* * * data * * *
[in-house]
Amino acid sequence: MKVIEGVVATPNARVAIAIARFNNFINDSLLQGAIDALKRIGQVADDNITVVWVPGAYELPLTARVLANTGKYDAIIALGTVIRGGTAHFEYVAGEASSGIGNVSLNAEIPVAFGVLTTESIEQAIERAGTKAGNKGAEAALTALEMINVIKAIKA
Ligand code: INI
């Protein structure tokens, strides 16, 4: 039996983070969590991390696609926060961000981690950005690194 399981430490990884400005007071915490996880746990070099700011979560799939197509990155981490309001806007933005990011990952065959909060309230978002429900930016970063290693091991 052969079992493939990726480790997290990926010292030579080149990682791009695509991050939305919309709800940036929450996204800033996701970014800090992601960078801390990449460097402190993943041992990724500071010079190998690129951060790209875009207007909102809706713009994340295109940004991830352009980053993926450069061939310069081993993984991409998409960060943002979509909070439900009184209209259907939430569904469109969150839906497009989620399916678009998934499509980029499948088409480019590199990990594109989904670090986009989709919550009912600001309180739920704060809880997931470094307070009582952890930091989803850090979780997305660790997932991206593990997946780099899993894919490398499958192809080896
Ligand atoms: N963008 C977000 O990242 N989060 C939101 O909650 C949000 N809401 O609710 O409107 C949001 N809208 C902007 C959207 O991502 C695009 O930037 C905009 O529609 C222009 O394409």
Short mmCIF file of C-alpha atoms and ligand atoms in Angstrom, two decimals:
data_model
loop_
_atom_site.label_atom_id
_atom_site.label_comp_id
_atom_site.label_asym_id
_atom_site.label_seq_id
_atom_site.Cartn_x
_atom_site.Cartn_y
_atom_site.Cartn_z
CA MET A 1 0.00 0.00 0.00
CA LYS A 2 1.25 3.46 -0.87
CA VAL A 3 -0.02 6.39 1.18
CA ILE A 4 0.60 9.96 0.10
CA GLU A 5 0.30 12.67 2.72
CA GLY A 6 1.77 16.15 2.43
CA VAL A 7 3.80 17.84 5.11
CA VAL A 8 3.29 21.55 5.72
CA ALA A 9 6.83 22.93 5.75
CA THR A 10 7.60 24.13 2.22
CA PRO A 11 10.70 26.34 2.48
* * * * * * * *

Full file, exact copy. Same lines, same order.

[in-house]
Amino acid sequence: MKVIEGVVATPNARVAIAIARFNNFINDSLLQGAIDALKRIGQVADDNITVVWVPGAYELPLTARVLANTGKYDAIIALGTVIRGGTAHFEYVAGEASSGIGNVSLNAEIPVAFGVLTTESIEQAIERAGTKAGNKGAEAALTALEMINVIKAIKA
Ligand code: INI
């Protein structure tokens, strides 16, 4: 039996983070969590991390696609926060961000981690950005690194 399981430490990884400005007071915490996880746990070099700011979560799939197509990155981490309001806007933005990011990952065959909060309230978002429900930016970063290693091991 052969079992493939990726480790997290990926010292030579080149990682791009695509991050939305919309709800940036929450996204800033996701970014800090992601960078801390990449460097402190993943041992990724500071010079190998690129951060790209875009207007909102809706713009994340295109940004991830352009980053993926450069061939310069081993993984991409998409960060943002979509909070439900009184209209259907939430569904469109969150839906497009989620399916678009998934499509980029499948088409480019590199990990594109989904670090986009989709919550009912600001309180739920704060809880997931470094307070009582952890930091989803850090979780997305660790997932991206593990997946780099899993894919490398499958192809080896
Ligand atoms: N963008 C977000 O990242 N989060 C939101 O909650 C949000 N809401 O609710 O409107 C949001 N809208 C902007 C959207 O991502 C695009 O930037 C905009 O529609 C222009 O394409």
Short mmCIF file of C-alpha atoms and ligand atoms in Angstrom, two decimals:
data_model
loop_
_atom_site.label_atom_id
_atom_site.label_comp_id
_atom_site.label_asym_id
_atom_site.label_seq_id
_atom_site.Cartn_x
_atom_site.Cartn_y
_atom_site.Cartn_z
CA MET A 1 0.00 0.00 0.00
CA LYS A 2 1.25 3.46 -0.87
CA VAL A 3 -0.02 6.39 1.18
CA ILE A 4 0.60 9.96 0.10
CA GLU A 5 0.30 12.67 2.72
CA GLY A 6 1.77 16.15 2.43
CA VAL A 7 3.80 17.84 5.11
CA VAL A 8 3.29 21.55 5.72
CA ALA A 9 6.83 22.93 5.75
CA THR A 10 7.60 24.13 2.22
CA PRO A 11 10.70 26.34 2.48